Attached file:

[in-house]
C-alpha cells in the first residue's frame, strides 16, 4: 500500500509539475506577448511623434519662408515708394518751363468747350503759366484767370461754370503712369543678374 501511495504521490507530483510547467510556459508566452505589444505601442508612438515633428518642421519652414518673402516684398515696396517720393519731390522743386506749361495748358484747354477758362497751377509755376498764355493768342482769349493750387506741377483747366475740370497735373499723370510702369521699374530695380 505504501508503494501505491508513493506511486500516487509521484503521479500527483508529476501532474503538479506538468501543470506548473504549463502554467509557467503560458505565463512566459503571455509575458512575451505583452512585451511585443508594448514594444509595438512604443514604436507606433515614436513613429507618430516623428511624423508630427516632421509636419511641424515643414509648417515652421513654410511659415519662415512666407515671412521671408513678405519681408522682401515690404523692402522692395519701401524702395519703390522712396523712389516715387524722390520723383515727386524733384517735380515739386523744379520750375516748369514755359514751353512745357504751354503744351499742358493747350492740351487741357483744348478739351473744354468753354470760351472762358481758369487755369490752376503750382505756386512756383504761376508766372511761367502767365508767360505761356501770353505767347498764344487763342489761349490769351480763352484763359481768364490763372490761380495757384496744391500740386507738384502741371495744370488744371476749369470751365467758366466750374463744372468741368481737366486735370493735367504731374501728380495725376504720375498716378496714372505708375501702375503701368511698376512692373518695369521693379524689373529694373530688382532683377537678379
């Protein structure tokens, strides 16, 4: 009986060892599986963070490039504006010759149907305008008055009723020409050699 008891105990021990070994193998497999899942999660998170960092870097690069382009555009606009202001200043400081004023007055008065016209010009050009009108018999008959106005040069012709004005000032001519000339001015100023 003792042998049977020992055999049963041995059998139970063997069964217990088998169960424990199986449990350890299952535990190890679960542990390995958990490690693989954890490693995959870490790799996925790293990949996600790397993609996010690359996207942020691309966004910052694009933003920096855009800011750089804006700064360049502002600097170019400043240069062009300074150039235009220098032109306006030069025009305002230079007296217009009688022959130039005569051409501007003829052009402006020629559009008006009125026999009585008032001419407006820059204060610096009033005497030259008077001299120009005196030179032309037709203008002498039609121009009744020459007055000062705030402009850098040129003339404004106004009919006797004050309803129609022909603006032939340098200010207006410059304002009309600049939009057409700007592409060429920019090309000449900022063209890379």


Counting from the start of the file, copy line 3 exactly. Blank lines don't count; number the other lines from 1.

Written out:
């Protein structure tokens, strides 16, 4: 009986060892599986963070490039504006010759149907305008008055009723020409050699 008891105990021990070994193998497999899942999660998170960092870097690069382009555009606009202001200043400081004023007055008065016209010009050009009108018999008959106005040069012709004005000032001519000339001015100023 003792042998049977020992055999049963041995059998139970063997069964217990088998169960424990199986449990350890299952535990190890679960542990390995958990490690693989954890490693995959870490790799996925790293990949996600790397993609996010690359996207942020691309966004910052694009933003920096855009800011750089804006700064360049502002600097170019400043240069062009300074150039235009220098032109306006030069025009305002230079007296217009009688022959130039005569051409501007003829052009402006020629559009008006009125026999009585008032001419407006820059204060610096009033005497030259008077001299120009005196030179032309037709203008002498039609121009009744020459007055000062705030402009850098040129003339404004106004009919006797004050309803129609022909603006032939340098200010207006410059304002009309600049939009057409700007592409060429920019090309000449900022063209890379």